Book #19 - Straken by Terry Brooks. You guys know I love these books. They follow a pretty clearcut formula - a kid who doesn't think he/she is so special winds up being the only one who can save the land via the magic they didn't know they had. But it pulls you in deep real fast and you become immersed in it. The character development is great. In almost every book of these series, a character dies or comes close to dying and I cry. You wind up caring that much. Linked to the Word and the Void series in a way I haven't got to yet, the Shannara books tend to be more complex, with more plot lines running, but all well done.

Book #20 - Sylvie by Gerard de Nerval. I'm reading On Literature by Eco right now - a collection of essays & lectures. One is on this book - he opens it by gushing about how it "bowled him over" and talking about the love both he and Proust had for the short piece. He also highly recommended reading it before reading his essay. I'm thinking it's one of those stories (like "The Yellow Wallpaper" or "Turn of the Screw") that you really have to read in a critical setting - like a class or partnered with a critical evaluation to get anything out of. I read it and felt "meh". Do have to say, first book I've read on Google Books via my Touch - pretty cool that.

Wednesday, October 14, 2009

Furlough starts

I'm off this week, but it's my furlough, which means I have no ties to whatever company it was that they thought I worked at anyway. I came into the week with plans to get a specific set of tasks done. They may still, but it's been slow going. Mostly because I'm fighting a cold and physically need to slow myself down sometimes. I'm trying to listen to the signals so that it won't take me out entirely, and in hopes that I'll recover faster.

I may have just needed a recharge anyway.

I'm reading a lot. Cooking about the same, though I'd like to do more - may make some bread today. The basil and mint have been harvested - and if this sun persists for at least 1/2 hr more, I'll take in the chives and sage today. (I have a pic of my monster basil but the network hates me today, so that will have to be part of another blog post.) The piles in my study are slowly ... well getting more organized anyway.

Speaking of food - I had promised to post this: Devil's Food Pancakes
1 1/4c flour
1c sugar
1/2c cocoa powder
1/2tsp baking soda
1/8tsp salt
2 eggs
1 yolk
3/4c buttermilk
1/4c vegetable oil (or sub in applesauce for a tasty lo-fat version)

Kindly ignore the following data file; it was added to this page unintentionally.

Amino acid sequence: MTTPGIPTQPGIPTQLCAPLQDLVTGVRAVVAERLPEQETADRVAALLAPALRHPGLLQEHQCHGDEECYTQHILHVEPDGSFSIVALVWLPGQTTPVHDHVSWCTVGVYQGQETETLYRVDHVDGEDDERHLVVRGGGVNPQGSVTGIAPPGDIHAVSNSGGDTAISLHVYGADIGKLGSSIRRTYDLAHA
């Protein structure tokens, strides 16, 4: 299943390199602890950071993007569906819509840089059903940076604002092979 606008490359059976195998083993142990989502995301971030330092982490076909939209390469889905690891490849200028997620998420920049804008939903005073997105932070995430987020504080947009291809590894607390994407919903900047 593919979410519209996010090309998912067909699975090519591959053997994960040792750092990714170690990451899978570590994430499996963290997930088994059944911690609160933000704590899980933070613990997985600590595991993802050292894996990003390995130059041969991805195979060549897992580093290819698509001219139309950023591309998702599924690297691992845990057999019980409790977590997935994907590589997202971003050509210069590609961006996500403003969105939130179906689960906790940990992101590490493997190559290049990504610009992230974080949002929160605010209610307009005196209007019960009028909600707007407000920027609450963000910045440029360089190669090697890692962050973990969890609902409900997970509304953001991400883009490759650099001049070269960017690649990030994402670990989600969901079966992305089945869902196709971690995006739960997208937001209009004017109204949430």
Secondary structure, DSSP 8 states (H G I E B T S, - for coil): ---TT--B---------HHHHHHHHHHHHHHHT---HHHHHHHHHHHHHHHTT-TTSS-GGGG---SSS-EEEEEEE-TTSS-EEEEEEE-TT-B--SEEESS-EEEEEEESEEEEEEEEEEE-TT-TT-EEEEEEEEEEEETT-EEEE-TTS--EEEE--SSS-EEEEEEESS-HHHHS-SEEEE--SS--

1tsp vanilla

Combine flour, sugar, cocoa, soda, and salt. Whisk in eggs, yolk, buttermilk, oil, & vanilla until well blended.
Drop onto griddle & cook like typical pancakes.

And, as I read, I'm accumulating a (neat) pile of books to post about. Here's a few:

Book #16 - The Secret Books of Venus I and II by Tanith Lee. Meh. I got pulled in enough that they read pretty fast, but I didn't really care. I thought the religious "fervor" elements of primary characters in the Second book quite annoying and almost all of the epilogue to that one could have been done without to save it from cheese-ball classification.

Book #17 - Lord Minimus: The extraordinary life of Britain's smallest man by Nick Page. Fascinating tale of Jeffrey Hudson, at 18 inches tall a sufferer of growth hormone deficiencies. Unfortunately, while there are many remarkable events in Jeffrey's life that are significant enough to provide the records for Page to build his tale, Jeffrey is often just a sidenote and there's not a ton of rich information. You could say that makes even a bit more the everyman-who-fell-into-the grand-life, I guess. Just wish he kept a diary or wrote letters or something. As Jeffrey was a member of Charles I's court (or more specifically Queen Henrietta Maria's), also a good primer on a time in British history that I hadn't read much about.

Monday, October 12, 2009

A quick Method promo

So, Jenny gave me a sample pack of Method cleaning products a while back. It had:
  • Hand wash
  • Dish soap
  • General purpose cleaner
  • Wood cleaner

Awesome stuff! We normally use the dish soap to wash hands in the kitchen, which always dries my skin on my palms, fingertips. The Method handwash was quite refreshing because it left a clean feeling - not greasy, but not dried out either.
First, I started using the wood cleaner to clean the shelf above our kitchen stove. The kind of spot that has sticky dust and a lot of it. The wood cleaner worked wonders. As I was up there, I looked at the walls above the shelf, and broke out the General spray. And I went a bit nuts, scrubbing all the walls. It worked great and they hadn't been tackled ... in a long time.

All in all, my kitchen is much cleaner thanks to the sample pack....